Today we have a guest blog from Findlay Wilde, a 16 year old conservationist, ringer, birder, environmental blogger and campaigner. Findlay is working hard to protect nature, and raise awareness about hen harrier persecution.
Whenever I get asked to write a blog about my thoughts and feelings towards hen harriers, I start with such enthusiasm, but as I get into the detail I feel my energy start to fade, in just the same way our hen harrier numbers are fading away. As I write this, the news that Aalin has gone missing is fresh in my mind. News like this instantly turns my thoughts to Finn, and when I heard about Aalin going missing I automatically checked my emails to see if a recent update had come through on Finn’s whereabouts. Fortunately she continues to do well; against the odds.
When this blog is posted, I can almost sense some of the words from certain people saying “oh here he goes again, same old story, same old words”. But guess what, it is the same old story, as the persecution just doesn’t let up. It would be amazing to be able to write about a positive change, about how hen harrier numbers have started to increase, about how more prosecutions are taking place; but that time is sadly not right now.
In November 2017, Findlay was invited to 10 Downing Street to talk about environmental policy with the prime minister’s environmental advisor.
Skydancers should be starting their dances, if not already, then very soon across our uplands. They should be soaring in good numbers, they should be pairing up with ease, but this is not the “same old story” we can tell.
But do you know which “same old stories” I am fed up of hearing? Well for one it’s the denial that raptor persecution is even happening. Let’s think about that for a minute. The habitat is available in England to support over 300 pairs of hen harriers. We know the food source is there. We hear that grouse moors are great for ground nesting birds. So where are the hen harriers? Just 3 pairs bred successfully in England last year. Such a disgraceful statistic.
Another “same old story” I am fed up of hearing is that global hen harrier numbers are not at risk, so there is no need to worry about the UK decline. I can’t believe that people think this is okay on any level. Firstly, there are reports that indicate European numbers of hen harrier are actually in slow decline. Secondly, and more importantly, this in no way excuses allowing a species to become almost extinct as a breeding bird in England. If that theory was acceptable, then why try to protect any species in the UK if it is a species that is native to other countries. It is the most infuriating and small minded argument that I repeatedly hear.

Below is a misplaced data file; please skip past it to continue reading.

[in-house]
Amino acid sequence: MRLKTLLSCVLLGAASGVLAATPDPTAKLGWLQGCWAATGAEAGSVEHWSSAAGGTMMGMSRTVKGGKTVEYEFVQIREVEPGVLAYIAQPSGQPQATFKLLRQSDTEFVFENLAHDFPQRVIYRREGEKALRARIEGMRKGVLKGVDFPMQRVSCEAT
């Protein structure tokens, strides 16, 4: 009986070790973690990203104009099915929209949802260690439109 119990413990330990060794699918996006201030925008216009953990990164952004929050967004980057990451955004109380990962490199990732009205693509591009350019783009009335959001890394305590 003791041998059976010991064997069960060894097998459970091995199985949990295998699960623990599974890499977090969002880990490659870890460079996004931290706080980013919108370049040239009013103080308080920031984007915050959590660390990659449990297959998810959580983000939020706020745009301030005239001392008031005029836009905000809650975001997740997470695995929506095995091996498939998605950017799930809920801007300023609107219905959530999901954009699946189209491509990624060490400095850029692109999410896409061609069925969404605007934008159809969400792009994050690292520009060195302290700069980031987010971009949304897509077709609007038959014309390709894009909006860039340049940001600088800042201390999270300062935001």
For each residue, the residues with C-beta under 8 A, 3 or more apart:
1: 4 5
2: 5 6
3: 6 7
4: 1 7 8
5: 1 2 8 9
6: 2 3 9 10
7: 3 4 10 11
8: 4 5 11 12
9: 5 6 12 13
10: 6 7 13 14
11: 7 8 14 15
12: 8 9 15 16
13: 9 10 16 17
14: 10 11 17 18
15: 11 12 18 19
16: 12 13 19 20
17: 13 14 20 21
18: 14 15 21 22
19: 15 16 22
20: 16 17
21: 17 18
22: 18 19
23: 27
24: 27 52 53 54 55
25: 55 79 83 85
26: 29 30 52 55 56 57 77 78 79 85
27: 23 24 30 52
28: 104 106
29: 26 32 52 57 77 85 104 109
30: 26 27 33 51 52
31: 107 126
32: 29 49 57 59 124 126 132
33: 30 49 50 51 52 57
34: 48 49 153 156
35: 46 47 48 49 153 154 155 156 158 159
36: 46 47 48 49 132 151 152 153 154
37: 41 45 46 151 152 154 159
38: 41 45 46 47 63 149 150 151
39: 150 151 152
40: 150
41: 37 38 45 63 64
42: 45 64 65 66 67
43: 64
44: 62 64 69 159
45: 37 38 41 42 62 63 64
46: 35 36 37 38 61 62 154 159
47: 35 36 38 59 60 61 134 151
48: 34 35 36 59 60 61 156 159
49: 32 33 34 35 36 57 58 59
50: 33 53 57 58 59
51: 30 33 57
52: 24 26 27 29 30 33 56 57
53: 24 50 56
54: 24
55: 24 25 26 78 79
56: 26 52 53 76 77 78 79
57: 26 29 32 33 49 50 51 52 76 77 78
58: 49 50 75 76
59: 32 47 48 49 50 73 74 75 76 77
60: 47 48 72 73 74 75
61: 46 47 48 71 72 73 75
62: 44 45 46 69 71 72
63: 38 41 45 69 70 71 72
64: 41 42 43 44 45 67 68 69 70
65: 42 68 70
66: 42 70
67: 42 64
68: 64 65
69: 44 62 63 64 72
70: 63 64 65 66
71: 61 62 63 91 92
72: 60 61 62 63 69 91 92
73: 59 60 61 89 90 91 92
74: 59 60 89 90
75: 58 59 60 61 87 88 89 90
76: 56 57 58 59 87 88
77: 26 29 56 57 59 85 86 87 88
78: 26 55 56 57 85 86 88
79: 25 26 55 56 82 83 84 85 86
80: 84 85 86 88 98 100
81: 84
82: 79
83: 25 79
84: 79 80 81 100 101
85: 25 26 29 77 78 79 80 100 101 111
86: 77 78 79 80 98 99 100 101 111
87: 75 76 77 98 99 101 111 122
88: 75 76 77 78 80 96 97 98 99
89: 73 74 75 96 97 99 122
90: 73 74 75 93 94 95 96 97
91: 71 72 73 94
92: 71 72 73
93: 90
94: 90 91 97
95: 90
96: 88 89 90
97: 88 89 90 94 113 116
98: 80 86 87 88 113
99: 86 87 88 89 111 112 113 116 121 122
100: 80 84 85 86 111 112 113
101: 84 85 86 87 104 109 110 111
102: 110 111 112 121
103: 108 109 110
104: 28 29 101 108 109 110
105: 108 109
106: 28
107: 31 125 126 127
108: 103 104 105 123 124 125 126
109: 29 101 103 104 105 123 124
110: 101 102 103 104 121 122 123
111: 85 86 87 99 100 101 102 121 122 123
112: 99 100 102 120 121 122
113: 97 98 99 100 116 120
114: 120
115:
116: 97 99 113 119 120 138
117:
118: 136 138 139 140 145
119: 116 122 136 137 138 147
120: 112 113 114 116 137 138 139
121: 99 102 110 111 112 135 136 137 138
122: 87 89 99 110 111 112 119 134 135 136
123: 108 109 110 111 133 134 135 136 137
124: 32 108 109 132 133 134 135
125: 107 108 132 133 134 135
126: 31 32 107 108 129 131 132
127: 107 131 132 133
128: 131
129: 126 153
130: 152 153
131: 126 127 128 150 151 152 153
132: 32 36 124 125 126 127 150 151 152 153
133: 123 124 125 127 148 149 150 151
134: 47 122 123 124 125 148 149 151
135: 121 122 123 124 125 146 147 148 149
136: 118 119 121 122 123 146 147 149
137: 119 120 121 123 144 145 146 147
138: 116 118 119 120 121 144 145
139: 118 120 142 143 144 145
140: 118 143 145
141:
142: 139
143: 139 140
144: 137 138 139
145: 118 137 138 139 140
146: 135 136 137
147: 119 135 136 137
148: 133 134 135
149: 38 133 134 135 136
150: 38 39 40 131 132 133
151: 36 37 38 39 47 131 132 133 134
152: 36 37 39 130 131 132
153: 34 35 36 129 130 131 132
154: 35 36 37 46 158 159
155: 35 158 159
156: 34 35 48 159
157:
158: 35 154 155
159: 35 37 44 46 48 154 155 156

We are so quick to criticise other countries for declines in iconic species, and yet we have serious issues on our own doorstep that are being caused by illegal activity. We must keep calling this out.
So when this blog gets posted, I will be ready for the excuses some people will tweet, I will be ready for the insulting private messages that always follow, I will be ready for the people that will tell me I am wrong; but as I have already said, I have heard these “same old stories” too many times.
The tide is turning. Awareness is building. Change is coming. The story is being re-written.
Findlay recently created this card to raise awareness of hen harriers, capturing the words that came into people’s heads when he said ‘hen harrier’.
Dr. Cathleen Thomas, RSPB’s Hen Harrier LIFE Project Manager explains that today we have more sad news about another bird, this time from the Hen Harrier Class of 2016.
The population of hen harriers on the Isle of Man almost halved between 2004 and 2010, dropping from 57 to 29 pairs. No one was quite sure why this might be, but one theory was that young hen harriers could be migrating to the UK mainland and not returning, so we hoped that putting satellite tags on birds born on the island would help us to solve the mystery.